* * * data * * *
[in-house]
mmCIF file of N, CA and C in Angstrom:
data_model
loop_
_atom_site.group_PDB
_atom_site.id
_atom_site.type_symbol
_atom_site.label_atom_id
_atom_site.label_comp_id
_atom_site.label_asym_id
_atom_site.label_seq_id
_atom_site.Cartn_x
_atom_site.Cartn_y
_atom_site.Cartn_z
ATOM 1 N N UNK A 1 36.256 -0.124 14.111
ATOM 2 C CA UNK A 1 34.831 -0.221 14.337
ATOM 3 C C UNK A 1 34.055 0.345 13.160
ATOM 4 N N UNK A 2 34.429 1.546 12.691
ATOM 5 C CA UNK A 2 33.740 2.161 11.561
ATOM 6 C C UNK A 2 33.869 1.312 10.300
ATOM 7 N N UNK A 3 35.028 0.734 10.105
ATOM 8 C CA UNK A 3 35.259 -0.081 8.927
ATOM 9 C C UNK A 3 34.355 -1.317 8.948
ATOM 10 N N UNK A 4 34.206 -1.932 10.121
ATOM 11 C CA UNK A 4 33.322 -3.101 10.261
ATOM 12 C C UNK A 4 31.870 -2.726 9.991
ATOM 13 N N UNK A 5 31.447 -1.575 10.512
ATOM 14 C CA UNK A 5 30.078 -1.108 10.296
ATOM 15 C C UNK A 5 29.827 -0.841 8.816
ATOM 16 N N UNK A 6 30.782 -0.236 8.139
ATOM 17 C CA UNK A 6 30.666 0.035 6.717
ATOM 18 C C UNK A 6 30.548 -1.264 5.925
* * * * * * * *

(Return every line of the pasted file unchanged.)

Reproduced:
[in-house]
mmCIF file of N, CA and C in Angstrom:
data_model
loop_
_atom_site.group_PDB
_atom_site.id
_atom_site.type_symbol
_atom_site.label_atom_id
_atom_site.label_comp_id
_atom_site.label_asym_id
_atom_site.label_seq_id
_atom_site.Cartn_x
_atom_site.Cartn_y
_atom_site.Cartn_z
ATOM 1 N N UNK A 1 36.256 -0.124 14.111
ATOM 2 C CA UNK A 1 34.831 -0.221 14.337
ATOM 3 C C UNK A 1 34.055 0.345 13.160
ATOM 4 N N UNK A 2 34.429 1.546 12.691
ATOM 5 C CA UNK A 2 33.740 2.161 11.561
ATOM 6 C C UNK A 2 33.869 1.312 10.300
ATOM 7 N N UNK A 3 35.028 0.734 10.105
ATOM 8 C CA UNK A 3 35.259 -0.081 8.927
ATOM 9 C C UNK A 3 34.355 -1.317 8.948
ATOM 10 N N UNK A 4 34.206 -1.932 10.121
ATOM 11 C CA UNK A 4 33.322 -3.101 10.261
ATOM 12 C C UNK A 4 31.870 -2.726 9.991
ATOM 13 N N UNK A 5 31.447 -1.575 10.512
ATOM 14 C CA UNK A 5 30.078 -1.108 10.296
ATOM 15 C C UNK A 5 29.827 -0.841 8.816
ATOM 16 N N UNK A 6 30.782 -0.236 8.139
ATOM 17 C CA UNK A 6 30.666 0.035 6.717
ATOM 18 C C UNK A 6 30.548 -1.264 5.925